corn is a massive crop in Taiwan, i see it everywhere north and south. around my farm there is 4 farms finishing up right now. this with most smaller type farms is they use crop rotation (as they should) and corn isnt often repeatedly planted. some places still get issues after a 7 year crop rotation with corn (not taiwan). most of th farms i see here rotate tehse: peanuts, corn, bean, tomatoes, rice. there are others but those are the dominant ones around me. and many farmers can pull out 5 crops a year when they get things rollign really good (not rice), simply amazing.
yes and no. they are pretty good at growing multiple crops under the betel nut, but at least what i see they are not any more knowledgeable than any other farmer...maybe less. look how fucked the mountains in taiwan are from betel nut farming. maybe they know better, but are not smart enough to change it. betel nut is in my opinion the easiest farming for the money, hands down. little effort, few pests and trees cant be pruned take no care. fertilize once in a while, spray even less and just wait to you clip the nuts and make a bung of money.
betel nut farmers are commonly the ones with more money. but organic is talking hold in Taiwan. i know a lot of farmings are going organic now, mostly younger ones, and they are making a killing once they get their system down and a market. i know there are organic grocers always looking for organic fresh veg/fruit. I was asked a few times, but the biggest issue is being able to supply consistently, not as easy as it sounds. for me i dont want the stress that comes with. but to those willing, it is very good money, relative to standard monoculture chemical dependent farming.
Not quite. The gov here doenst want sand sitting unused. So they give you money annually (they wont give YOU, they will give the owner, which in my case is my wifes dad so we get it ). Economic type something. i dont know what they call it. But if your farming it you can apply for money. its not a lot, and i think its based on land size...i dont know the details. he would not give it to us because he thought we were not growing enough and there were too many weeds...he saw weeds and didnt bother looking and seeing we have about 150 species we are cultivating....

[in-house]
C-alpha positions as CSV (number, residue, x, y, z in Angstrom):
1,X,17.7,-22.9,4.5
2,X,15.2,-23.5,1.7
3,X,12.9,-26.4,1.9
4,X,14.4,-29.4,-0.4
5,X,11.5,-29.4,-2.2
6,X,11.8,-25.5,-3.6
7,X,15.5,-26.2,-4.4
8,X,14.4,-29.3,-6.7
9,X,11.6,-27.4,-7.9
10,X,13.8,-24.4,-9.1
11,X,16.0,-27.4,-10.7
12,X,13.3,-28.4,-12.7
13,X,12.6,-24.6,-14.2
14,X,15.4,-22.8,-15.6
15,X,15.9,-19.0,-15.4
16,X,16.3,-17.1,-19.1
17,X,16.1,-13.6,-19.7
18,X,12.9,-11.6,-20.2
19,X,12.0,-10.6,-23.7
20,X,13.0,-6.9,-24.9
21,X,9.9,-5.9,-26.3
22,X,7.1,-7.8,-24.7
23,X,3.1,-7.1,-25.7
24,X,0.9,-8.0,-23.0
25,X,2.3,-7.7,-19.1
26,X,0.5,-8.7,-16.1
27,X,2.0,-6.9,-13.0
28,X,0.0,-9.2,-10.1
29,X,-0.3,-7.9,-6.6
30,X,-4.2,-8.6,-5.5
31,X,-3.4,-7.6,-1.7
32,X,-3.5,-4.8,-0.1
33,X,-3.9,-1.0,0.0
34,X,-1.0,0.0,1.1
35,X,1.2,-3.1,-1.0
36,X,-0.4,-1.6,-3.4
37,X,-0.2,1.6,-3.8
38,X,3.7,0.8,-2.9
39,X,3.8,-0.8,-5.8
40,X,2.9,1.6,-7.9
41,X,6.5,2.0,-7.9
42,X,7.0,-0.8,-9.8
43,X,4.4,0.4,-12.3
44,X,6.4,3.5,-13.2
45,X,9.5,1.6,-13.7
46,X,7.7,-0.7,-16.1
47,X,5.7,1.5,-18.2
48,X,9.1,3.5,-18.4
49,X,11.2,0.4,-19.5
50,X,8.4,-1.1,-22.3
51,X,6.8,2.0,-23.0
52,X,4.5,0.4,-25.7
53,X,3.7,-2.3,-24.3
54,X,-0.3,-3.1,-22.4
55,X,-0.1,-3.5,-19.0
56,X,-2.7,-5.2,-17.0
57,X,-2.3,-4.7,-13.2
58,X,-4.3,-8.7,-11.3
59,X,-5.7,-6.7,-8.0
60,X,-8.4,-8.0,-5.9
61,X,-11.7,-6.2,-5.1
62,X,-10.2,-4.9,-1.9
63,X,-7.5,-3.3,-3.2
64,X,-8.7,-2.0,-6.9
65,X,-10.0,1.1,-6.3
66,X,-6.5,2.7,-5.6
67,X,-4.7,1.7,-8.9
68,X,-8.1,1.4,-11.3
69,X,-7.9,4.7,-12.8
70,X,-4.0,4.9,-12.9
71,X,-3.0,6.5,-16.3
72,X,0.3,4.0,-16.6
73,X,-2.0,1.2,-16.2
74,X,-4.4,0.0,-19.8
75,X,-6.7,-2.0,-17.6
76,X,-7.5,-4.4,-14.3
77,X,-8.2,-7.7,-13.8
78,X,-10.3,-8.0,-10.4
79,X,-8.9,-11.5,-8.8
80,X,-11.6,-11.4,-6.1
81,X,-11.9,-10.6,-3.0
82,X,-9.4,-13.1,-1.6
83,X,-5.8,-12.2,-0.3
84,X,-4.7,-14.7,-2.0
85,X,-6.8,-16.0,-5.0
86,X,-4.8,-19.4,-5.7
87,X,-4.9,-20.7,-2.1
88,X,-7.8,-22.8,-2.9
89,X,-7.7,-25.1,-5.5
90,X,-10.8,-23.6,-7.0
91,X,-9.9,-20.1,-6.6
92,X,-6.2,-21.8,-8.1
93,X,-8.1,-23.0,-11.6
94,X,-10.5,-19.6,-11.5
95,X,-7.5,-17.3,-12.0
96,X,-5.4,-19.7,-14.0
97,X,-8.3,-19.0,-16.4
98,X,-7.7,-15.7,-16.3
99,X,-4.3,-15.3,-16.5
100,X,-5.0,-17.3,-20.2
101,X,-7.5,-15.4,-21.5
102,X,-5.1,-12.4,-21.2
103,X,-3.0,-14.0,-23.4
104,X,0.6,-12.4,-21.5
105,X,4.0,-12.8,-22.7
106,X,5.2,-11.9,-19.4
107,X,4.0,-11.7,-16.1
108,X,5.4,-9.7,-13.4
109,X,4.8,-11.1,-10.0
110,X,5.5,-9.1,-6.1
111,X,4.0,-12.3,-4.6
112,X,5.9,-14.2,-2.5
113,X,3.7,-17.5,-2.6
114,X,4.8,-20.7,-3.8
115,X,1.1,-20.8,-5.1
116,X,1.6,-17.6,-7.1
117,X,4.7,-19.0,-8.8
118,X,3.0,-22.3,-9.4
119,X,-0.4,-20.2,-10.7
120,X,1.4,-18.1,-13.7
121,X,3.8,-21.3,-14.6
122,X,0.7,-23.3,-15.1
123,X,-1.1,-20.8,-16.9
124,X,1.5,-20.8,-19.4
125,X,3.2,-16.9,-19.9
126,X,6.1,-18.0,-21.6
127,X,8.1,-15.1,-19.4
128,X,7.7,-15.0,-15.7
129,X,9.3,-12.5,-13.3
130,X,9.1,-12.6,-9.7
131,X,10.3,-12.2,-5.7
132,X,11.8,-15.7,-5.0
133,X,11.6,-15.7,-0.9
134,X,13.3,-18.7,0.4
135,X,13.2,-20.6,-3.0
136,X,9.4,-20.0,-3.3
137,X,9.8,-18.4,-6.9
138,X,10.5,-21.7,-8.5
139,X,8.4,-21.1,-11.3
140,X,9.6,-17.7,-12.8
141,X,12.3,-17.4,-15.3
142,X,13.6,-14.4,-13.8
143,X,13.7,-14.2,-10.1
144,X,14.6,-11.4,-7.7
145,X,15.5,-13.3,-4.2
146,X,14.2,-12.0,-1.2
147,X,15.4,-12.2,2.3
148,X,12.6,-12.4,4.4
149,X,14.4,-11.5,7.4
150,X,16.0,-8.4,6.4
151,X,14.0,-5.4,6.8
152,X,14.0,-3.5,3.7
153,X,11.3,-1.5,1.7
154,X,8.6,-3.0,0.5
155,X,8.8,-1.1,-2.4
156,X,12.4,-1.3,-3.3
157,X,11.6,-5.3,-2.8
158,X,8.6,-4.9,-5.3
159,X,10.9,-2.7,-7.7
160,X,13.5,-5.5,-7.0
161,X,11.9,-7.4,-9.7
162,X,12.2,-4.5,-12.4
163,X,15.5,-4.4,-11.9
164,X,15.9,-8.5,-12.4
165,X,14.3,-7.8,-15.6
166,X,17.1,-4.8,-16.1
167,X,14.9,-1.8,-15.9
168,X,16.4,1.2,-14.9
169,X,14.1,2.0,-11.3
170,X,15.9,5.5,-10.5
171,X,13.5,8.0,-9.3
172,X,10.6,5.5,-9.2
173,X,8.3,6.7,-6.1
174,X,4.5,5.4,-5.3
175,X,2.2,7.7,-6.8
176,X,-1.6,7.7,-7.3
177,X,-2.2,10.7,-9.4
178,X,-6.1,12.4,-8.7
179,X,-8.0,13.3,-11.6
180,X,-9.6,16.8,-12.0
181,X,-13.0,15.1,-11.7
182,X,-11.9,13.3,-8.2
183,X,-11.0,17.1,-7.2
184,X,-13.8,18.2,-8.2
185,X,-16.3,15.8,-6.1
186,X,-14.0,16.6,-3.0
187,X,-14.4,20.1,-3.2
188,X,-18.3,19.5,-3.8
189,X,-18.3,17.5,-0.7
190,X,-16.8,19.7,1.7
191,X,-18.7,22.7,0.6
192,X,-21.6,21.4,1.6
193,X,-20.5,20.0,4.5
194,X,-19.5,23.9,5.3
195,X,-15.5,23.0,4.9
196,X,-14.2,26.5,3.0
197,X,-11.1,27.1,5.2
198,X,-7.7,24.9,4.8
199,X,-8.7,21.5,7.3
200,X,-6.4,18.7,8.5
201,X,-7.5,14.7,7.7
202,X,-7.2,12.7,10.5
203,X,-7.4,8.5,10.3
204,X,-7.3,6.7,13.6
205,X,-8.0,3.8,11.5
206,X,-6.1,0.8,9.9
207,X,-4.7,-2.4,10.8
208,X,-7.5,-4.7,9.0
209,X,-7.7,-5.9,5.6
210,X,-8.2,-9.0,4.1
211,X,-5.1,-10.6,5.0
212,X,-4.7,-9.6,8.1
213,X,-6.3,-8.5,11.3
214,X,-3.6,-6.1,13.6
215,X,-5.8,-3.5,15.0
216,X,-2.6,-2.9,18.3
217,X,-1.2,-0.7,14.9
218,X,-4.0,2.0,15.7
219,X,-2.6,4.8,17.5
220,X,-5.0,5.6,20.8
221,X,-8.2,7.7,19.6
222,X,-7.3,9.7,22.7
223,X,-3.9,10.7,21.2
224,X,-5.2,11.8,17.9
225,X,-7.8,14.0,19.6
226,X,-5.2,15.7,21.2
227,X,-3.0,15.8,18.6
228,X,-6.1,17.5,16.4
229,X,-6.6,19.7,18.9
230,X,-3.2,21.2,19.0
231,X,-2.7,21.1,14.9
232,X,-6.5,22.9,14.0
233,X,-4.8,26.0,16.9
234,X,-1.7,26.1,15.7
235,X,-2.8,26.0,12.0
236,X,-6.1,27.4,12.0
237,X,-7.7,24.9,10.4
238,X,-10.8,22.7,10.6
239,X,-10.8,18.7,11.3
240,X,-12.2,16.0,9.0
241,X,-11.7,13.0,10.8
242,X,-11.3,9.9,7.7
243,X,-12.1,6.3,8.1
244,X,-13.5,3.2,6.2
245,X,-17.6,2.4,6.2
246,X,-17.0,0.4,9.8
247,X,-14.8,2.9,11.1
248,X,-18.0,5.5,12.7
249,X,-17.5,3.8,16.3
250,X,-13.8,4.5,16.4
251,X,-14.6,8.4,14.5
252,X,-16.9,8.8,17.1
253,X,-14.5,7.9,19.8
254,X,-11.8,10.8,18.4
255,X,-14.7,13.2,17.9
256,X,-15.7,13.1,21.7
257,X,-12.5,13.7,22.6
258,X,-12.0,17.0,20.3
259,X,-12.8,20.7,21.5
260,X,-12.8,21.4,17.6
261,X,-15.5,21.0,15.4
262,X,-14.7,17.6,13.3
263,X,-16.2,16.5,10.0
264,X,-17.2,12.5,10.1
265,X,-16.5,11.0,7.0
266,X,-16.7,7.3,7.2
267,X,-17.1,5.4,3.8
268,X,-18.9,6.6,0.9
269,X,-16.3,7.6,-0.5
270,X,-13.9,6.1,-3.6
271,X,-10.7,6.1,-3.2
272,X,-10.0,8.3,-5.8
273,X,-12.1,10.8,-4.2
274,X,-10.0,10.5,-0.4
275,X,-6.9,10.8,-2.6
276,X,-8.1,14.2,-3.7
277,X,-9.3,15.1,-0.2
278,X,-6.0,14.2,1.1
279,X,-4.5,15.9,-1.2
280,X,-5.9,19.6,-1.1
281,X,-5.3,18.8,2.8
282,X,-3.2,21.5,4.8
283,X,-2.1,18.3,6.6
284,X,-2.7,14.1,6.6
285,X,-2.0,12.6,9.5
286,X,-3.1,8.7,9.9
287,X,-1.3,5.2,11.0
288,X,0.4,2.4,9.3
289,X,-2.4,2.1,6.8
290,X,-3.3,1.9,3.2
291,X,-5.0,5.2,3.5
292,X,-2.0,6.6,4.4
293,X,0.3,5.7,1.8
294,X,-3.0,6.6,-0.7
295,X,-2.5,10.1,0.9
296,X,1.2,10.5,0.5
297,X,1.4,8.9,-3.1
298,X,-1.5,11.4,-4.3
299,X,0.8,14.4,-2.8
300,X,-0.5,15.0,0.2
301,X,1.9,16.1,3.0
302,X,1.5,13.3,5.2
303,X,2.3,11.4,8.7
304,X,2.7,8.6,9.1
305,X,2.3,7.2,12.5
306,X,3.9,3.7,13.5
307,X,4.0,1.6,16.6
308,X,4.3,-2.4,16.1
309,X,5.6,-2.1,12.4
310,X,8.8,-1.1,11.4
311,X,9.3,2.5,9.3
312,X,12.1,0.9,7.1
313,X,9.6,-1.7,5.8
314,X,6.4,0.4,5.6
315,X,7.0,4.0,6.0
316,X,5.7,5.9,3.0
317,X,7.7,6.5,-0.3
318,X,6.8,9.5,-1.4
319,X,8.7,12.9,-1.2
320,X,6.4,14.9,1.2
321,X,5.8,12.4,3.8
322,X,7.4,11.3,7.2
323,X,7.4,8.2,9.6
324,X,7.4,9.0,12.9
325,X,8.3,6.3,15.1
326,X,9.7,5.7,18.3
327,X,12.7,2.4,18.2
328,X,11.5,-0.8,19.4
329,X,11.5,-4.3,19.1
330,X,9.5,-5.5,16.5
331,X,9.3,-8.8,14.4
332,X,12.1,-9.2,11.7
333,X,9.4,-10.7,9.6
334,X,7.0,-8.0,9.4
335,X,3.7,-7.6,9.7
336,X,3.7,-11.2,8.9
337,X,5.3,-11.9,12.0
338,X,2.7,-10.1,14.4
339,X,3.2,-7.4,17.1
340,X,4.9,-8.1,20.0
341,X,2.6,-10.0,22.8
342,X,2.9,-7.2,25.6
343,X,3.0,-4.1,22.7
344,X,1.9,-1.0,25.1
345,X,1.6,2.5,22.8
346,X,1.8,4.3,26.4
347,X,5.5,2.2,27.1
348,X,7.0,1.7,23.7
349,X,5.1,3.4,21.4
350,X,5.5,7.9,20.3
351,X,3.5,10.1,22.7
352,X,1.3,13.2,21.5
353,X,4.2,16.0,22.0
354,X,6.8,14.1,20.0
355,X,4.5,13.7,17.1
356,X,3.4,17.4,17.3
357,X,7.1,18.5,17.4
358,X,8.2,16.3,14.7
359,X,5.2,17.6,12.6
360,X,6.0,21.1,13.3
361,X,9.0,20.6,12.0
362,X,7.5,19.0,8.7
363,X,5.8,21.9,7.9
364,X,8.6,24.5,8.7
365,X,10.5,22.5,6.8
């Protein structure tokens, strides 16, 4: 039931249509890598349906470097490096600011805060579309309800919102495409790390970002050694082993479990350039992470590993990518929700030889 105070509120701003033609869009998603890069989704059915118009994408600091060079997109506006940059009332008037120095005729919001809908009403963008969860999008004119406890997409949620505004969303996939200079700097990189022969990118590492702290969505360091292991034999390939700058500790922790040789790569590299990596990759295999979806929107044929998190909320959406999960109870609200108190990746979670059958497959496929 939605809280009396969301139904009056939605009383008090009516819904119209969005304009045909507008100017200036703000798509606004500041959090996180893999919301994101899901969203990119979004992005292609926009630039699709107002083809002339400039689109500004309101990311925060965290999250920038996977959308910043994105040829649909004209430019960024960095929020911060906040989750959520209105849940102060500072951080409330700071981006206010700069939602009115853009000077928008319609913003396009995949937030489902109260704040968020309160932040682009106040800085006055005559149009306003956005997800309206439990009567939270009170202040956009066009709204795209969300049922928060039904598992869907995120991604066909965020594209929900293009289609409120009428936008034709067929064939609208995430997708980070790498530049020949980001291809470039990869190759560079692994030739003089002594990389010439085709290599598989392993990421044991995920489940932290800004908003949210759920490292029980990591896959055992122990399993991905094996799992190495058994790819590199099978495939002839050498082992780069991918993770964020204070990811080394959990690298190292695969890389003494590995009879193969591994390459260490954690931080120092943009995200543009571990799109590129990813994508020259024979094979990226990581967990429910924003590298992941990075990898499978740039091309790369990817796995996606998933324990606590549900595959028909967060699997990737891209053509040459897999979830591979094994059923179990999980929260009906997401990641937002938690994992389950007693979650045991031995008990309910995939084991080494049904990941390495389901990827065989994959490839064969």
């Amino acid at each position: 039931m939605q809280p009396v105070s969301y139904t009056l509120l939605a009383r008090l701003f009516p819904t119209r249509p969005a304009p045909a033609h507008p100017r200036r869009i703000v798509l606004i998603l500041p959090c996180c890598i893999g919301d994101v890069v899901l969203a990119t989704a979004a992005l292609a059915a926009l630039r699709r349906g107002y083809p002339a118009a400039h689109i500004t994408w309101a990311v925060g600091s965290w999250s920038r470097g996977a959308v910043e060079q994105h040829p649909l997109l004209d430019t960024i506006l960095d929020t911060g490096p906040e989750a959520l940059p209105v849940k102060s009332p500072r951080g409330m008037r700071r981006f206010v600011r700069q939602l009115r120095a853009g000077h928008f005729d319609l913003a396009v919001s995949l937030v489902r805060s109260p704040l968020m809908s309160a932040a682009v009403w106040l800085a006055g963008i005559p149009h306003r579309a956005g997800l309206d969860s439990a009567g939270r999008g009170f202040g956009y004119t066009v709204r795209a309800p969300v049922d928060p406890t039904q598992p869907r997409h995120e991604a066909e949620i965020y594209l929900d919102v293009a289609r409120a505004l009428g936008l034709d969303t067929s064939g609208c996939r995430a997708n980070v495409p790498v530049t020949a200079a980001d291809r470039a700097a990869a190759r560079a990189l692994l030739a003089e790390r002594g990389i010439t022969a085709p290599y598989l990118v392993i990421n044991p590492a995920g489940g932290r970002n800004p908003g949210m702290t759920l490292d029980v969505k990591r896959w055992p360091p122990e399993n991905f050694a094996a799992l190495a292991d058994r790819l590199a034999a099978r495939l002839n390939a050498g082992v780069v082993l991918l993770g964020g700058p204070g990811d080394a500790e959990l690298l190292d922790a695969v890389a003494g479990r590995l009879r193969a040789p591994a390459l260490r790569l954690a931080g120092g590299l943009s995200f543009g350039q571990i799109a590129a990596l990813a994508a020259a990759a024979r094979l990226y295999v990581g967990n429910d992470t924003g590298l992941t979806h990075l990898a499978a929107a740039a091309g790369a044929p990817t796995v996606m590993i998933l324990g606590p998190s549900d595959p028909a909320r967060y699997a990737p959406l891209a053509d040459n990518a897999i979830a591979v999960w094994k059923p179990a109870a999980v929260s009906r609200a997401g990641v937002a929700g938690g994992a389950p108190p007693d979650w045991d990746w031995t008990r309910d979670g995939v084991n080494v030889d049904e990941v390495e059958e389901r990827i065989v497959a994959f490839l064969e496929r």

ya that was year one in winter, dry season. garbage dirt, 100%. but now, even after this last dry period where we had about 4 days of rain during october-june it is lush (with weeds). plowing causes it. kills all protection from the sun and scorches the surface, then nothing grows well. keep the soil covered, even with plastic, and it stays moist...not much evaporation. your land sounds much nicer, cause its kind of forest. but it will get bad if let go. sounds like you got it going on though.
do you know the species you see? i dont know what mine is, but if its the same as yours, dont underestimate it. it doesnt need seeds. it roots from anyway on the stem, not just the node. it covers and roots. even a neighboring plot can cover next door in weeks if left unchecked. im not sure if disturbed is its only habitat, but it needs sun. it doesnt do shade well. it covers trees in the mountains here where there is ample sunlight. literally covers, like a blanket. the leaves are like uneven arrows. i need to get a pic.
just keep your weeds in check and its all good. I tried using dead weeds (i let them back on the black plastic for a few days.....but be careful, when it rains all you're doing is making cuttings) as a mulch. putting up to 2 feet of weeds on top of the dirt...it didnt stop the weeds from under growing at all. thats why i started usiong the plastic. as long as its kept fairly clear on top, nothing grows on it. but with that, keep it crackless. see here how hte weeds sneek up on you when the plastic separates.
1 week of seperation, thankfully that time only grass.
even without vines, grass can be pretty heavy too. this is after 4 weeks vacation in our greenhouse. 5 feet tall, it was bare dirt when we left.... :fume:
here is my process now.
first lay done the plastic over top of all the weeds. really woody things like Solanum torvum i chop at ground level. i put bricks down along the edges. they dont all stay in place as there is a lot of air underneath until the plants die, so it needs to be snugged up after all the weeds have died underneath.
once all the weeds (well, most) have died down, i bring all the edges together and brick them.
once trees are in, the plastic stays in place far better. Like here, even in a flood and typhoon the plastic doesn't move at all. in this spot all i need to do is whack em down around the edges and the odd few that grow out around the tree bases. when i weed i always just cram the weeds under the plastic. they die and add lots of organic matter to the soil.
here are some of the common weeds we see here. that arrow shape one is in this pic, though in this spot it is more under control.